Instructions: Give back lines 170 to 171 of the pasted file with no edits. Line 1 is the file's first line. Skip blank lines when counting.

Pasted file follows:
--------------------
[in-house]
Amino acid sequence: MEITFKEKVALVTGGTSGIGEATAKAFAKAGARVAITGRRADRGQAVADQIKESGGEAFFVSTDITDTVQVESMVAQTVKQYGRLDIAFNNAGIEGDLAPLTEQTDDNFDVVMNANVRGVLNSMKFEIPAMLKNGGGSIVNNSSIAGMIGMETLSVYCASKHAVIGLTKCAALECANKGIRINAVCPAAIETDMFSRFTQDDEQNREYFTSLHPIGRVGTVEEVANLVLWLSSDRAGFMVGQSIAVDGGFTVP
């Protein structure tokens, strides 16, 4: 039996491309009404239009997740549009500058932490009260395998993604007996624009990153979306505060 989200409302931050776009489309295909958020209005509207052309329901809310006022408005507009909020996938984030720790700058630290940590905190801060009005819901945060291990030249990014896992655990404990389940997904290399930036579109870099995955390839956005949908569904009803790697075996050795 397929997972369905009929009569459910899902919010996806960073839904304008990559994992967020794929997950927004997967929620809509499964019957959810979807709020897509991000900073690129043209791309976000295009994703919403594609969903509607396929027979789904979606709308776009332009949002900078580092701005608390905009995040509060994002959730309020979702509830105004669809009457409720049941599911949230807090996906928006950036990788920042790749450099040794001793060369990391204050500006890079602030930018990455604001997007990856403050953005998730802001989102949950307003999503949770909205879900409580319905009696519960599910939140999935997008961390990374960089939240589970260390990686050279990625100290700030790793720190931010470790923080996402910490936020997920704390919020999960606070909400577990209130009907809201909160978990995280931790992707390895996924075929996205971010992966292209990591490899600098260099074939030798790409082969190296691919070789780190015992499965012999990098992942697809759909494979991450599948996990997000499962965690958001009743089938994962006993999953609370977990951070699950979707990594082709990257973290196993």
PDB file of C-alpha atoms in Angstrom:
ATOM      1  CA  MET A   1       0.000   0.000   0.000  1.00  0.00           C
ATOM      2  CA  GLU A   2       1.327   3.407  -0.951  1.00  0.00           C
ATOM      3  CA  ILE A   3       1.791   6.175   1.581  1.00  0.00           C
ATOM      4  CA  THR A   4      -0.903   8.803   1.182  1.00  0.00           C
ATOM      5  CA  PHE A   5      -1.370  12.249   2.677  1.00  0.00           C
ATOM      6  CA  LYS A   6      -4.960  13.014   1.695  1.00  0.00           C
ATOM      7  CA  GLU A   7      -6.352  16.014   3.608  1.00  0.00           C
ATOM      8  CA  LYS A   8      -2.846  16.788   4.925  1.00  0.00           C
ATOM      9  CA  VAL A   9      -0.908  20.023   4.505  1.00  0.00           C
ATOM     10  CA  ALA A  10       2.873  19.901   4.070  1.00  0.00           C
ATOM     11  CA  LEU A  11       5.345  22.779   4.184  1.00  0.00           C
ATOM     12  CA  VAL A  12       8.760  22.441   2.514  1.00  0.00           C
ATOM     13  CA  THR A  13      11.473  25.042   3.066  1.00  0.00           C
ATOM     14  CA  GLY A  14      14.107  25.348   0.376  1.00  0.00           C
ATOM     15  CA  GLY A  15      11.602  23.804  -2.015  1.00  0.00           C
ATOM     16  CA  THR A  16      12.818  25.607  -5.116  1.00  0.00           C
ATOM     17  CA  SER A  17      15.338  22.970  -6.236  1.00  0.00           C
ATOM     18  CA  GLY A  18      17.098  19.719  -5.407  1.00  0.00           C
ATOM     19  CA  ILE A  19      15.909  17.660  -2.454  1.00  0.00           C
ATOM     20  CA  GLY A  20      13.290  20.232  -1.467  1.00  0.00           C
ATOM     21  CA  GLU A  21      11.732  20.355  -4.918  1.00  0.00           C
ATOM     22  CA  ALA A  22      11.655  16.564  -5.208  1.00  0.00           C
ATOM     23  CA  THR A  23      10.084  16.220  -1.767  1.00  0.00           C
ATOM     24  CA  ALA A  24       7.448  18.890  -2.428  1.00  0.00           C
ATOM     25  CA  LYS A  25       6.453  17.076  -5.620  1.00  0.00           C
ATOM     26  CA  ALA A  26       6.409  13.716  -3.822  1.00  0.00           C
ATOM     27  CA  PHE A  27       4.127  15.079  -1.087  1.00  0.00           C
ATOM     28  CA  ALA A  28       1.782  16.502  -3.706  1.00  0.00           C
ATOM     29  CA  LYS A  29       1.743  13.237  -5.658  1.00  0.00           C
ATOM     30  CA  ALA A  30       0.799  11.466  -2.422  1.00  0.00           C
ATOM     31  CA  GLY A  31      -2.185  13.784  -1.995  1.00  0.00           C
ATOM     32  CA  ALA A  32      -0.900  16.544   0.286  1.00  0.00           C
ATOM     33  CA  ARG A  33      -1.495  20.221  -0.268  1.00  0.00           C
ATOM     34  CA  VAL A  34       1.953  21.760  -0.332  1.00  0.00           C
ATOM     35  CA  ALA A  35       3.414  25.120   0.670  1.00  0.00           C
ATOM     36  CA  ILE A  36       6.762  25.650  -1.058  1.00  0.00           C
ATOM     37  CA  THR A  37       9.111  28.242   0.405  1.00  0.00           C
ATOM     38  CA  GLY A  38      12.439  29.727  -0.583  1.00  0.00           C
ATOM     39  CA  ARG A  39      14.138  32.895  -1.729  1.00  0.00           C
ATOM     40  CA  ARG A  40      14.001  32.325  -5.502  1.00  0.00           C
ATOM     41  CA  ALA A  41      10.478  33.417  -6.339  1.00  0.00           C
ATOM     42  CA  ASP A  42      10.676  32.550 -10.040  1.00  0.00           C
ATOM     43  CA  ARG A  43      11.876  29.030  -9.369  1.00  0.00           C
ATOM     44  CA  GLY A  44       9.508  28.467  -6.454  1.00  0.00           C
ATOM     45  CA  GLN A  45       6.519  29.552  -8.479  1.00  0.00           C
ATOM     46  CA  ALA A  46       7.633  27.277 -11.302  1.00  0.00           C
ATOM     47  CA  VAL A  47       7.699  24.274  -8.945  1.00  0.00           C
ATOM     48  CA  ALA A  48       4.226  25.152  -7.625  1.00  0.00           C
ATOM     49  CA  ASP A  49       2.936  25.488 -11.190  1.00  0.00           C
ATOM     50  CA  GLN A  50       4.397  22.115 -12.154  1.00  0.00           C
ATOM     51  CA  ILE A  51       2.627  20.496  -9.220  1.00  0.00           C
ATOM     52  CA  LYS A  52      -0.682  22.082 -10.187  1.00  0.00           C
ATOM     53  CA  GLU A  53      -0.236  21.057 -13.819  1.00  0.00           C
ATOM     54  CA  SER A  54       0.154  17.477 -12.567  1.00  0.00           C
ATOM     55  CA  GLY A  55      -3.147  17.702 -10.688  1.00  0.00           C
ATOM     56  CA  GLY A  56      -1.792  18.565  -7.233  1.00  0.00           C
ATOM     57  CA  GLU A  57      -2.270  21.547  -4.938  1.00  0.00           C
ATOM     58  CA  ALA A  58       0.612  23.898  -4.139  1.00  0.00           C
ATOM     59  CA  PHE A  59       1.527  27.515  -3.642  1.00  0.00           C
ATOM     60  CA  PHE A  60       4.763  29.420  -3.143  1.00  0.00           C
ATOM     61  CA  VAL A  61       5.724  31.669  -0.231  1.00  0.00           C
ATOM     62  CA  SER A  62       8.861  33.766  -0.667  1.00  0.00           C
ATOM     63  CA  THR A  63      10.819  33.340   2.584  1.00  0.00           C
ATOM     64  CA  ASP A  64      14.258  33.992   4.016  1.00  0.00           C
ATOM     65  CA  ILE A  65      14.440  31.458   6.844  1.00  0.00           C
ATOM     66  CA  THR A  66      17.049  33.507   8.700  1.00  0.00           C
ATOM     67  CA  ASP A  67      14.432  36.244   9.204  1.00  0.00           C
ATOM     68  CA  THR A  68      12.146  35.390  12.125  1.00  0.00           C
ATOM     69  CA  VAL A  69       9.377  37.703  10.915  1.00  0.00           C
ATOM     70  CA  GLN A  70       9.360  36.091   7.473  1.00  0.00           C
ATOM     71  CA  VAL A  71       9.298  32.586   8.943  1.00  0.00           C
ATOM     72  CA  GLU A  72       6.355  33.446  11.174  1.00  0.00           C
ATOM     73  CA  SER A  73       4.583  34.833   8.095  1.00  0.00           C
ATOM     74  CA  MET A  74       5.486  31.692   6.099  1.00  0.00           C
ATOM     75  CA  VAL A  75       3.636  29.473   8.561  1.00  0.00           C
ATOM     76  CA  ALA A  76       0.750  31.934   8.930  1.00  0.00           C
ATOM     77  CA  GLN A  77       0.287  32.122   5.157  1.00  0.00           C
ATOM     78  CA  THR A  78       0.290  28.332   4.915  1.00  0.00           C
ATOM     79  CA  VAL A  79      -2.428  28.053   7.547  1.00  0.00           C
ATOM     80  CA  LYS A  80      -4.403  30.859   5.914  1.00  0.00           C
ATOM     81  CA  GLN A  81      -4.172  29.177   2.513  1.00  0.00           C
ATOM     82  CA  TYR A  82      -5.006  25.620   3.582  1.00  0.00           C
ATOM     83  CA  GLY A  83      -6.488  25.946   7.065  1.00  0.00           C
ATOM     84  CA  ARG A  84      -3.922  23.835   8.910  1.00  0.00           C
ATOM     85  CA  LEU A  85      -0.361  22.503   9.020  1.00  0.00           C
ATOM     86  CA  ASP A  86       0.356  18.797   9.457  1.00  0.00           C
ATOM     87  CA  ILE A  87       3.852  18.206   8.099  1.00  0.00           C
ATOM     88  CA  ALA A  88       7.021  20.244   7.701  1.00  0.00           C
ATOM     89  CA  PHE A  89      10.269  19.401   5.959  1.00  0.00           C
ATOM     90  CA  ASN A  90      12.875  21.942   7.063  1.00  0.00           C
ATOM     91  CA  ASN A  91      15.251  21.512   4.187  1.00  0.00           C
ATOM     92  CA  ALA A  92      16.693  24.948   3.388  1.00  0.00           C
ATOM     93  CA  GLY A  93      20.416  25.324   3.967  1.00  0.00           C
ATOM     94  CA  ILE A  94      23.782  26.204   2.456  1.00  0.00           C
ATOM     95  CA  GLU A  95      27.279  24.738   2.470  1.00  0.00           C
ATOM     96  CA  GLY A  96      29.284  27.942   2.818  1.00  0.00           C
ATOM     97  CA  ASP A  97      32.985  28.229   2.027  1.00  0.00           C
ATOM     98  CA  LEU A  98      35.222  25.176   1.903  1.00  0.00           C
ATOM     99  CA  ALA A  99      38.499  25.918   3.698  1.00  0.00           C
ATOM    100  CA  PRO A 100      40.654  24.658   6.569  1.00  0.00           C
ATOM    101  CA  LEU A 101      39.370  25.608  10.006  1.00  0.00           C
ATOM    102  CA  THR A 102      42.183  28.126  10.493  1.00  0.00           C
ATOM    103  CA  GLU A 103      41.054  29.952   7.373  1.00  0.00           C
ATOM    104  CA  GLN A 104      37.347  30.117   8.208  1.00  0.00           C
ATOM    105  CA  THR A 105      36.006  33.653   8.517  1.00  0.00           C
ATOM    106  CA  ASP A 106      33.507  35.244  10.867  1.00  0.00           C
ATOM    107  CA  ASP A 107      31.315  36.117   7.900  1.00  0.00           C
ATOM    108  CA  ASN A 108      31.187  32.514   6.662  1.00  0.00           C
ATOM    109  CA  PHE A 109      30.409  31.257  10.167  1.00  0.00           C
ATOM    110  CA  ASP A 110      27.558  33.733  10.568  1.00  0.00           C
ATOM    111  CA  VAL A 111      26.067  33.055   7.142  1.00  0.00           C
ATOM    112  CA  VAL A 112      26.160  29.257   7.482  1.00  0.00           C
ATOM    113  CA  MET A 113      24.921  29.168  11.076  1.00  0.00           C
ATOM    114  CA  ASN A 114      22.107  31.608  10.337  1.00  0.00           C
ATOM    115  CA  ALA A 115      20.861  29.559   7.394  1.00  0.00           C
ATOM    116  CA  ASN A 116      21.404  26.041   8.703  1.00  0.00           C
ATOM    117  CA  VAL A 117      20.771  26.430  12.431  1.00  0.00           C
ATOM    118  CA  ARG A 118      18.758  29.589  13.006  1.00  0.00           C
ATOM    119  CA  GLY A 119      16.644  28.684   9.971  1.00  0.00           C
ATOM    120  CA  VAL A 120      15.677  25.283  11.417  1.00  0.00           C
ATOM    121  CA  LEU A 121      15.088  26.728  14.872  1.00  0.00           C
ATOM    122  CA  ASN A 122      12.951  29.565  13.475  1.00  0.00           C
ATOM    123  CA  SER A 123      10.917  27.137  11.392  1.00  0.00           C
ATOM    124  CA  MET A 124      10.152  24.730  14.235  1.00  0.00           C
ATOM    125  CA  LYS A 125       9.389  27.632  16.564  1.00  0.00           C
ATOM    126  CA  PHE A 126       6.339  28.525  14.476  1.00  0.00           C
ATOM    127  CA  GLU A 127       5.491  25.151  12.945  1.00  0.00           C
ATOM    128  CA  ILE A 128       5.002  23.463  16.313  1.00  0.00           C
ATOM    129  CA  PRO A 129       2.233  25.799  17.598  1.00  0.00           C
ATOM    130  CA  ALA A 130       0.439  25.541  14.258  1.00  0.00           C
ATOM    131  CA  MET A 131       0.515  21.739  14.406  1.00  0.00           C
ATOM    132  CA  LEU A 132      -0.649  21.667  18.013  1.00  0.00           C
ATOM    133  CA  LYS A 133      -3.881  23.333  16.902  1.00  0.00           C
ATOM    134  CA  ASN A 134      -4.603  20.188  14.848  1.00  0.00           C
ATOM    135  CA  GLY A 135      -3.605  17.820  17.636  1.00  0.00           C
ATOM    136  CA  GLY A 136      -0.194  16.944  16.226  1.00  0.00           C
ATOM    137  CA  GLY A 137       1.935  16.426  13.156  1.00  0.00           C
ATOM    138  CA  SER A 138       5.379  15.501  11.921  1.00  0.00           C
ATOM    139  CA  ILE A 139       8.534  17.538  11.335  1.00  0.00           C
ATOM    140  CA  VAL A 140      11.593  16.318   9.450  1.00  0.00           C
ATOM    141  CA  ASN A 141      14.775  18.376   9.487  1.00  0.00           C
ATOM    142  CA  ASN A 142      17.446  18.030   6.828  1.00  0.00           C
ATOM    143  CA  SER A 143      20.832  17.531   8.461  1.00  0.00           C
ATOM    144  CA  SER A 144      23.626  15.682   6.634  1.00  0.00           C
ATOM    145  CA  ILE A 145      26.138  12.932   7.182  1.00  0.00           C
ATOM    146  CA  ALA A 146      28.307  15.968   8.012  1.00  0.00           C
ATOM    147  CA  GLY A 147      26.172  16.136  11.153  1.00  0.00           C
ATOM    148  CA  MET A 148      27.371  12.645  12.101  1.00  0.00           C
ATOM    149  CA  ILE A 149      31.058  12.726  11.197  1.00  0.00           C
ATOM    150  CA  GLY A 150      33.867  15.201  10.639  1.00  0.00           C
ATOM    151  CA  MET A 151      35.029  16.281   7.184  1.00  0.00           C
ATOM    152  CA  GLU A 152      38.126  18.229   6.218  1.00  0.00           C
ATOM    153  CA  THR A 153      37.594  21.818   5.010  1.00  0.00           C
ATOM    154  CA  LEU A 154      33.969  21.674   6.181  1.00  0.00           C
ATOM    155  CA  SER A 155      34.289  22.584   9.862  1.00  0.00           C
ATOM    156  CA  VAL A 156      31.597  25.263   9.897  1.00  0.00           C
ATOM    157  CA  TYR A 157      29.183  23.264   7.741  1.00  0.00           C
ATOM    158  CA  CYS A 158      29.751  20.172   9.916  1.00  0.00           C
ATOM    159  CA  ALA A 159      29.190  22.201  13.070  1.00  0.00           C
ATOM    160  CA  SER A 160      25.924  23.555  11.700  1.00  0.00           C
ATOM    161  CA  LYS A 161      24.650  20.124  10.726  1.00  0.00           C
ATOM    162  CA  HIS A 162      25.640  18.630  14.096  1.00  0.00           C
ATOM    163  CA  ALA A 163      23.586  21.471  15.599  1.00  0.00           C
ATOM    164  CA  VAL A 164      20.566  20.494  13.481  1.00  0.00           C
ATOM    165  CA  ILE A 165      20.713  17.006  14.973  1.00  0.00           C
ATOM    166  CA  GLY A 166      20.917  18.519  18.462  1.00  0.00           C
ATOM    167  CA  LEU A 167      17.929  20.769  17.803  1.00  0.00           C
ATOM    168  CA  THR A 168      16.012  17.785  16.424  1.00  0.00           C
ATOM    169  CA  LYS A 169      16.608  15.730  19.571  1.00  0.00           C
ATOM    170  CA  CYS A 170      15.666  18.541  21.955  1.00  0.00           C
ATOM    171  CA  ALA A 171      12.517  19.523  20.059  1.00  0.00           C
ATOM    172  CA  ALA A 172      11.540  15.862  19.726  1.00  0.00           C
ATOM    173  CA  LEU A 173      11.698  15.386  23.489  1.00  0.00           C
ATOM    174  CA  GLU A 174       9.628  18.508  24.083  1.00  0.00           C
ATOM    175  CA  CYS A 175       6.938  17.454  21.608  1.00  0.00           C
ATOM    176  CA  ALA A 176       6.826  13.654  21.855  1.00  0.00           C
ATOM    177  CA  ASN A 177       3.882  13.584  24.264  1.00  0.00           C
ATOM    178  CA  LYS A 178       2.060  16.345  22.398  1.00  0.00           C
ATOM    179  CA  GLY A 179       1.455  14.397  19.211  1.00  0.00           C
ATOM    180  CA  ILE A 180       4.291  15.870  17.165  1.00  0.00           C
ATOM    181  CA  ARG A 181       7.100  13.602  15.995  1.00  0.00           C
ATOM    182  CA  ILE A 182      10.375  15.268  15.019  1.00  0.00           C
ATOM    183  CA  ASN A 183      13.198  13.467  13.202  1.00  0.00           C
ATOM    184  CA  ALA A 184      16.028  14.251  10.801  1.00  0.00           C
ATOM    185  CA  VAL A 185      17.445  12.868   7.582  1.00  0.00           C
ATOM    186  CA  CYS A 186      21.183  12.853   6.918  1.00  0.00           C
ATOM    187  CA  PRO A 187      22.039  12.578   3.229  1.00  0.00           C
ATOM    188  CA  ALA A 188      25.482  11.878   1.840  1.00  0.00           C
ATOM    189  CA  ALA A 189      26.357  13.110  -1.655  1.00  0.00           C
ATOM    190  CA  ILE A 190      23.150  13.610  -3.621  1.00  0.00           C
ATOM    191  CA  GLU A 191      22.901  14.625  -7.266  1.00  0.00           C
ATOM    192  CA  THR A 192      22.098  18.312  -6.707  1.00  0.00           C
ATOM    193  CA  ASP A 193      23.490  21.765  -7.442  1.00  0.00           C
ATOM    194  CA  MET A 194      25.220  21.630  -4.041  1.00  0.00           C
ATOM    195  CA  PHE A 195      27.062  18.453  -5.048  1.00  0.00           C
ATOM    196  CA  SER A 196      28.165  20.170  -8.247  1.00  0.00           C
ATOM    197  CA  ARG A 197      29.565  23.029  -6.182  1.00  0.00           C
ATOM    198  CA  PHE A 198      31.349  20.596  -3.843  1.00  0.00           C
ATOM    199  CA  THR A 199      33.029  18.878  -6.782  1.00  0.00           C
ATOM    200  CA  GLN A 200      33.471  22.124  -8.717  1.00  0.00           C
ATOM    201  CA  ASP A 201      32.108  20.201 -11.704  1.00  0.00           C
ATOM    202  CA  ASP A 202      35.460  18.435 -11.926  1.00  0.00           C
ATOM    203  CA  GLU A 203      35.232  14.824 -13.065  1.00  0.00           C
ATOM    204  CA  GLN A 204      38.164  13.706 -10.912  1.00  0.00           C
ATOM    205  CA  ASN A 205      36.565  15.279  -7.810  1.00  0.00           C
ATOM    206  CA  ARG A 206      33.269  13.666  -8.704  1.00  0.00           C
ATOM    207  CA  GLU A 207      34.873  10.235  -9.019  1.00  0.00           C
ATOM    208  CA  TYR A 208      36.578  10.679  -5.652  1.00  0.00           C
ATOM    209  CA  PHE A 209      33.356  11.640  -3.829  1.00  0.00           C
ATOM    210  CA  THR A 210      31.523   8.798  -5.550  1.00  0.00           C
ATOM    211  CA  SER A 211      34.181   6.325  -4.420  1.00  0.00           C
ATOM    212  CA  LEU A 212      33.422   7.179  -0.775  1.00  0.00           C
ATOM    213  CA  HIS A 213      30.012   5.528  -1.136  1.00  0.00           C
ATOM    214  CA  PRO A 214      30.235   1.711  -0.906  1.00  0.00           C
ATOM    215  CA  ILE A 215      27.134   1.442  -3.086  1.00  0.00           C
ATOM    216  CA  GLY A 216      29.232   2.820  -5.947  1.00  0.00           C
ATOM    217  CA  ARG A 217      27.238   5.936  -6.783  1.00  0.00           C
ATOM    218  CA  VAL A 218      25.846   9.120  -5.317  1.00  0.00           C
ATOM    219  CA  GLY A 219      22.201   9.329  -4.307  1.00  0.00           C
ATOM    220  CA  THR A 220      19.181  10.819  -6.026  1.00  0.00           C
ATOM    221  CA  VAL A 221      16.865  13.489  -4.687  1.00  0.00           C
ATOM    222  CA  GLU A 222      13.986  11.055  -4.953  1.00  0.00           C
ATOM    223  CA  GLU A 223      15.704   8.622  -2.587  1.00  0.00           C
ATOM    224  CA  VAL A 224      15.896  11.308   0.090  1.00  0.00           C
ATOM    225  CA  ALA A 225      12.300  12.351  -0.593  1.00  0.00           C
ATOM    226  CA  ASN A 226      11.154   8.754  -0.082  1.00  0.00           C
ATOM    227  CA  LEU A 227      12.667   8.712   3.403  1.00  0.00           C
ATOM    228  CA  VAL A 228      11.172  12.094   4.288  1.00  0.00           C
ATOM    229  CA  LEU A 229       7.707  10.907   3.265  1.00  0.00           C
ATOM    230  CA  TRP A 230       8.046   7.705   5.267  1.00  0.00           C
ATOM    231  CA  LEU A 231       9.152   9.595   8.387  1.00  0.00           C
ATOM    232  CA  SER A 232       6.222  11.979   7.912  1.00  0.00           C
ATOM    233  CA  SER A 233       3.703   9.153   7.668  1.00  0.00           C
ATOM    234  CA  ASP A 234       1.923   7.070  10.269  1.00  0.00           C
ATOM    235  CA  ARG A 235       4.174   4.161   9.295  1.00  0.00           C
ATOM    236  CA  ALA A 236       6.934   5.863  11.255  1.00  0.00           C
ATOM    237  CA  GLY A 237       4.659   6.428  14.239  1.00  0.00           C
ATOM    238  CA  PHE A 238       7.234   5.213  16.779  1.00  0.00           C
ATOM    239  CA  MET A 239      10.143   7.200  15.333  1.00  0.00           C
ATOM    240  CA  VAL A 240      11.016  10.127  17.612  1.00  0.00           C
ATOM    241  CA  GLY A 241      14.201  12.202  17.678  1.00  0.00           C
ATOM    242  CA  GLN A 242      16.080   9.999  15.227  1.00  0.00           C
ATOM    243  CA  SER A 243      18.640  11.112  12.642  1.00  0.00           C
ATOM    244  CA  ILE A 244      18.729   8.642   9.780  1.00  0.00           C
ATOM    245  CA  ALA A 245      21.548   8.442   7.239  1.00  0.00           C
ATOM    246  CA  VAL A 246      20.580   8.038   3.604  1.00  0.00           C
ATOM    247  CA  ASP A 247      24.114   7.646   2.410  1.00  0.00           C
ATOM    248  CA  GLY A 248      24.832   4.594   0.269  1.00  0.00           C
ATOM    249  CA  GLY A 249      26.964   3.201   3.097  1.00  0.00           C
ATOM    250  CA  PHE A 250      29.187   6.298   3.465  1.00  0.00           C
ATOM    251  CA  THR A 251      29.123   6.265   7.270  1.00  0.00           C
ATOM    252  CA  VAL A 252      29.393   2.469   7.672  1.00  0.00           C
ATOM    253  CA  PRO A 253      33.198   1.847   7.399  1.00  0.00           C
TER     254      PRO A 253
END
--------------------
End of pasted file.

ATOM    166  CA  GLY A 166      20.917  18.519  18.462  1.00  0.00           C
ATOM    167  CA  LEU A 167      17.929  20.769  17.803  1.00  0.00           C